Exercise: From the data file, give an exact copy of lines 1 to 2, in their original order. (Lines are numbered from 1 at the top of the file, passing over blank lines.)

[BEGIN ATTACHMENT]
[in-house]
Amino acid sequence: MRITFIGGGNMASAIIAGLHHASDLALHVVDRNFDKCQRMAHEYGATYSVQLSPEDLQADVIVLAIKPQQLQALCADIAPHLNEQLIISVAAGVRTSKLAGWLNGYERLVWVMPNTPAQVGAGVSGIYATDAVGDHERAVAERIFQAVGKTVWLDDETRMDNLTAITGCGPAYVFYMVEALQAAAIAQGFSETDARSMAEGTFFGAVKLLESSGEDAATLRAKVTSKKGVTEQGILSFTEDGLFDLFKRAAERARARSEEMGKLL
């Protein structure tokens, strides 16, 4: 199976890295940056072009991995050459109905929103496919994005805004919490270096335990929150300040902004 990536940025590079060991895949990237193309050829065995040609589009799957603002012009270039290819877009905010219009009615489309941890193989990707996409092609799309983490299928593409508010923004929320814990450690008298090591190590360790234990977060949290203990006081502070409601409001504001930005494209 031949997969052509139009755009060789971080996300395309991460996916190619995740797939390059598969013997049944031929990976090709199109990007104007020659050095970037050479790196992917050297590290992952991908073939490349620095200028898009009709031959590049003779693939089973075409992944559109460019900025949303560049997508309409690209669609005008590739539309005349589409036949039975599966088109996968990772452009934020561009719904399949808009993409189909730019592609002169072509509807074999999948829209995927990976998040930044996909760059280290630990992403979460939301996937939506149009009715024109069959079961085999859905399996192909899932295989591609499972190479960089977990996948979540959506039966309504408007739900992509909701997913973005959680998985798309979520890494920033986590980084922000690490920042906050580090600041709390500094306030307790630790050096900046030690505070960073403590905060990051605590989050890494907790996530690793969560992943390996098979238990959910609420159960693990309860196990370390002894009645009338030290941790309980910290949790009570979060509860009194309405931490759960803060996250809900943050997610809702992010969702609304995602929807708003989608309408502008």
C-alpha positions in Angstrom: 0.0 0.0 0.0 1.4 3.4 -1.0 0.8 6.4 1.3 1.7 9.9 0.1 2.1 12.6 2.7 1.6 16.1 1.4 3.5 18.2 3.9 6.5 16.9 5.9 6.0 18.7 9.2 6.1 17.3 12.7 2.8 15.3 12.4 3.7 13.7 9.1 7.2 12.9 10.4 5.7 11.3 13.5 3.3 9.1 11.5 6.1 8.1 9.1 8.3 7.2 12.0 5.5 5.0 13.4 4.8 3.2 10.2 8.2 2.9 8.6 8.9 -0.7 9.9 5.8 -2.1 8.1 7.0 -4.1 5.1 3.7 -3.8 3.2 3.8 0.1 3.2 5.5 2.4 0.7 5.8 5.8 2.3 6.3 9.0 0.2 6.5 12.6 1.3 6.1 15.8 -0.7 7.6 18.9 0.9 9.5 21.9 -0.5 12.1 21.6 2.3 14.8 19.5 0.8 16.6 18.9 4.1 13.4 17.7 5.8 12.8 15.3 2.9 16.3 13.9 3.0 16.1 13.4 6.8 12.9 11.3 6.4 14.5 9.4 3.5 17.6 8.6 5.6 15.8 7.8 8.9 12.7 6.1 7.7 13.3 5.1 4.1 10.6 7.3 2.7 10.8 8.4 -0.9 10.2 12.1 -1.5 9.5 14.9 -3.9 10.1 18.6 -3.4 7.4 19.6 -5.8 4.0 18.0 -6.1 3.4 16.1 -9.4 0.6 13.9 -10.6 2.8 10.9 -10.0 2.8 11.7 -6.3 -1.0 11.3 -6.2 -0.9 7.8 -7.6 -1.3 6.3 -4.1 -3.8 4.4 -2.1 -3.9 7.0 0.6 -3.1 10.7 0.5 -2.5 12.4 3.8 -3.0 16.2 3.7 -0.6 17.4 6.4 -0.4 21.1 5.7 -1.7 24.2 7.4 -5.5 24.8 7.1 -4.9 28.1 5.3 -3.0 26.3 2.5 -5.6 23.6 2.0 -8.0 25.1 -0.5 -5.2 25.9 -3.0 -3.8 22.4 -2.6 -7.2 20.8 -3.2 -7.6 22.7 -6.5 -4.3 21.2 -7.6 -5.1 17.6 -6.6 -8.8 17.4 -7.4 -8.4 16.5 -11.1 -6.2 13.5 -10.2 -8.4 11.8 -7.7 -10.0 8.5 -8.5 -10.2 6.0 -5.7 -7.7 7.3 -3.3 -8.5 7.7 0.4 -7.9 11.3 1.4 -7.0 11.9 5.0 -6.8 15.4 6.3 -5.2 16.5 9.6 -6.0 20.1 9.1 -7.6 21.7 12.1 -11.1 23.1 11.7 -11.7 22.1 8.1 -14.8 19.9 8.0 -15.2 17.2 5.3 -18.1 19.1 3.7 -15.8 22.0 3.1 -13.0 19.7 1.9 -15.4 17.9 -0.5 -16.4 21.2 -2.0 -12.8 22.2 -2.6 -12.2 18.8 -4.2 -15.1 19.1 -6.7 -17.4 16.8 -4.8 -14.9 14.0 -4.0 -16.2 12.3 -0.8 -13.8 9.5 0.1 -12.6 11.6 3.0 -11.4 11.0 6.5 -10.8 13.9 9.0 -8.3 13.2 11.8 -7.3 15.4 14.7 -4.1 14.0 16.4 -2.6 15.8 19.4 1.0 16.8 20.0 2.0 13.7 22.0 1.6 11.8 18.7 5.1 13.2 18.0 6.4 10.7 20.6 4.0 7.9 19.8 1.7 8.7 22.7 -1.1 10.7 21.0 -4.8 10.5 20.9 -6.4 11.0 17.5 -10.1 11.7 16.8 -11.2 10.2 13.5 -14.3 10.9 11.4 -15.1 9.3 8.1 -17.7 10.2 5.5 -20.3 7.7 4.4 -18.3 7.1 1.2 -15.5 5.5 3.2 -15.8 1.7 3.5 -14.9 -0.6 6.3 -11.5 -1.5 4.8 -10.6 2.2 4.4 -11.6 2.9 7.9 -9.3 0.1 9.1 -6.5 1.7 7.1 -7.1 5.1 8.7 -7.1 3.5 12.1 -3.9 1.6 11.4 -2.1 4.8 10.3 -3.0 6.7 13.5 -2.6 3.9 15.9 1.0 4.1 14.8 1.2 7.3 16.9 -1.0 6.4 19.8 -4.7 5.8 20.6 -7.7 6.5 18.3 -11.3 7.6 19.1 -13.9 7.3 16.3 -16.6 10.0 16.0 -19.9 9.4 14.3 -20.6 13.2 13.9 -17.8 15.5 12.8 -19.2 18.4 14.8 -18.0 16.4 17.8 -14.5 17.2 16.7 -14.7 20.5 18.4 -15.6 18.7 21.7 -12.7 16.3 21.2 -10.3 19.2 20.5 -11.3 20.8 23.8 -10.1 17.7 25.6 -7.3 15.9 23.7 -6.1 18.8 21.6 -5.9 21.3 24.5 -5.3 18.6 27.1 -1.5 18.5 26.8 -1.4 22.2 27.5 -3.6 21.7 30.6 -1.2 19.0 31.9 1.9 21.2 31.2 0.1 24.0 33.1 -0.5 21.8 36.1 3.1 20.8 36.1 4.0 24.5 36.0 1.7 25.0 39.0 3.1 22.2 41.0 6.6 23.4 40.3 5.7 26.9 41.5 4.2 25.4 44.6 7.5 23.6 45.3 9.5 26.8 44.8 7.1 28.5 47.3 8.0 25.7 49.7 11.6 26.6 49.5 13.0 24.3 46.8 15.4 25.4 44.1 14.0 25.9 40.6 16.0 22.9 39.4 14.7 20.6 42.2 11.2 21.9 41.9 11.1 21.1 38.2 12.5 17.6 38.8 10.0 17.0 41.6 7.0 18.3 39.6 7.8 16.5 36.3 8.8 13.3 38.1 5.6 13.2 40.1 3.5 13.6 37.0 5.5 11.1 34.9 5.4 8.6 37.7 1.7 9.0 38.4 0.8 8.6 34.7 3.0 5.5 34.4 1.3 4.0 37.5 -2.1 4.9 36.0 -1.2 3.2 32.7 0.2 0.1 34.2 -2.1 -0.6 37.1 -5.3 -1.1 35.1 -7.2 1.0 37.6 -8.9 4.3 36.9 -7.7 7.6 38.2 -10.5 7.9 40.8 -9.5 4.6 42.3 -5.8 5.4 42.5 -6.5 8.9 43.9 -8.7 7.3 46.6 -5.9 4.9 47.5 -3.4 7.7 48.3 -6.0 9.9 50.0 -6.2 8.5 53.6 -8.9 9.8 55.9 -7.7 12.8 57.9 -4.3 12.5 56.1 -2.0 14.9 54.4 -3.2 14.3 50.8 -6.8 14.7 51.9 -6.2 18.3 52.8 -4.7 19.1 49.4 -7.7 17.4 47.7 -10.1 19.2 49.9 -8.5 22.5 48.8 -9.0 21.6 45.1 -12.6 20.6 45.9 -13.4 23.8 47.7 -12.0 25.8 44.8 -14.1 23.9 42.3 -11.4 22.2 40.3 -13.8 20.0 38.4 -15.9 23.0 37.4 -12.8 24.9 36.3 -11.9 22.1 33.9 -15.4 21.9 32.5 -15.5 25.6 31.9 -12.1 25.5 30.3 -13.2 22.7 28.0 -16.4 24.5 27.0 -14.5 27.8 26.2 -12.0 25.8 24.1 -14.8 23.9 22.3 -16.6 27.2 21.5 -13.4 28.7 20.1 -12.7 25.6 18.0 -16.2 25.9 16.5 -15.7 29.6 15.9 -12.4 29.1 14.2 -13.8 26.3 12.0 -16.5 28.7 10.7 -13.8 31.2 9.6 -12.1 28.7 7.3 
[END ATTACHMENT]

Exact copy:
[in-house]
Amino acid sequence: MRITFIGGGNMASAIIAGLHHASDLALHVVDRNFDKCQRMAHEYGATYSVQLSPEDLQADVIVLAIKPQQLQALCADIAPHLNEQLIISVAAGVRTSKLAGWLNGYERLVWVMPNTPAQVGAGVSGIYATDAVGDHERAVAERIFQAVGKTVWLDDETRMDNLTAITGCGPAYVFYMVEALQAAAIAQGFSETDARSMAEGTFFGAVKLLESSGEDAATLRAKVTSKKGVTEQGILSFTEDGLFDLFKRAAERARARSEEMGKLL